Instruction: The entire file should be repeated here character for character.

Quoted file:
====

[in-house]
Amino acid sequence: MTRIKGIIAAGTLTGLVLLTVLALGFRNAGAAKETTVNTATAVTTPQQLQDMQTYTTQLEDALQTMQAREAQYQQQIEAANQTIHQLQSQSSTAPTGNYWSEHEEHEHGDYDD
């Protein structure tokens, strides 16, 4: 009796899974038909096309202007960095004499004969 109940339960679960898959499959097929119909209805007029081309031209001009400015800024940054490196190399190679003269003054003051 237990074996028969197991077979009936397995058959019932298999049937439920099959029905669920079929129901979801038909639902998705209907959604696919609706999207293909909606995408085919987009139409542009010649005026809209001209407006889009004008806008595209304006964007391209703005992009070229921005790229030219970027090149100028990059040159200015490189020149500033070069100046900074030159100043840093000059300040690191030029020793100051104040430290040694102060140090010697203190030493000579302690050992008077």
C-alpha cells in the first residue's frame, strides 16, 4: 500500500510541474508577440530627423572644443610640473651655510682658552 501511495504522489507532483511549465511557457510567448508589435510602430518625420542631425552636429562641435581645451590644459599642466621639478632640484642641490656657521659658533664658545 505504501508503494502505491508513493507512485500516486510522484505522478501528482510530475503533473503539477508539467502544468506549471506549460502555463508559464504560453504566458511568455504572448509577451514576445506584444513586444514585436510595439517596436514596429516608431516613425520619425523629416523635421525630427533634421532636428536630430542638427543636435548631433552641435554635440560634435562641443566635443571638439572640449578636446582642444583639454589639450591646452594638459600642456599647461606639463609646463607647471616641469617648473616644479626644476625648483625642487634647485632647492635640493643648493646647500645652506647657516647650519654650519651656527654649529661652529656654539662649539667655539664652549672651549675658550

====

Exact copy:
[in-house]
Amino acid sequence: MTRIKGIIAAGTLTGLVLLTVLALGFRNAGAAKETTVNTATAVTTPQQLQDMQTYTTQLEDALQTMQAREAQYQQQIEAANQTIHQLQSQSSTAPTGNYWSEHEEHEHGDYDD
């Protein structure tokens, strides 16, 4: 009796899974038909096309202007960095004499004969 109940339960679960898959499959097929119909209805007029081309031209001009400015800024940054490196190399190679003269003054003051 237990074996028969197991077979009936397995058959019932298999049937439920099959029905669920079929129901979801038909639902998705209907959604696919609706999207293909909606995408085919987009139409542009010649005026809209001209407006889009004008806008595209304006964007391209703005992009070229921005790229030219970027090149100028990059040159200015490189020149500033070069100046900074030159100043840093000059300040690191030029020793100051104040430290040694102060140090010697203190030493000579302690050992008077």
C-alpha cells in the first residue's frame, strides 16, 4: 500500500510541474508577440530627423572644443610640473651655510682658552 501511495504522489507532483511549465511557457510567448508589435510602430518625420542631425552636429562641435581645451590644459599642466621639478632640484642641490656657521659658533664658545 505504501508503494502505491508513493507512485500516486510522484505522478501528482510530475503533473503539477508539467502544468506549471506549460502555463508559464504560453504566458511568455504572448509577451514576445506584444513586444514585436510595439517596436514596429516608431516613425520619425523629416523635421525630427533634421532636428536630430542638427543636435548631433552641435554635440560634435562641443566635443571638439572640449578636446582642444583639454589639450591646452594638459600642456599647461606639463609646463607647471616641469617648473616644479626644476625648483625642487634647485632647492635640493643648493646647500645652506647657516647650519654650519651656527654649529661652529656654539662649539667655539664652549672651549675658550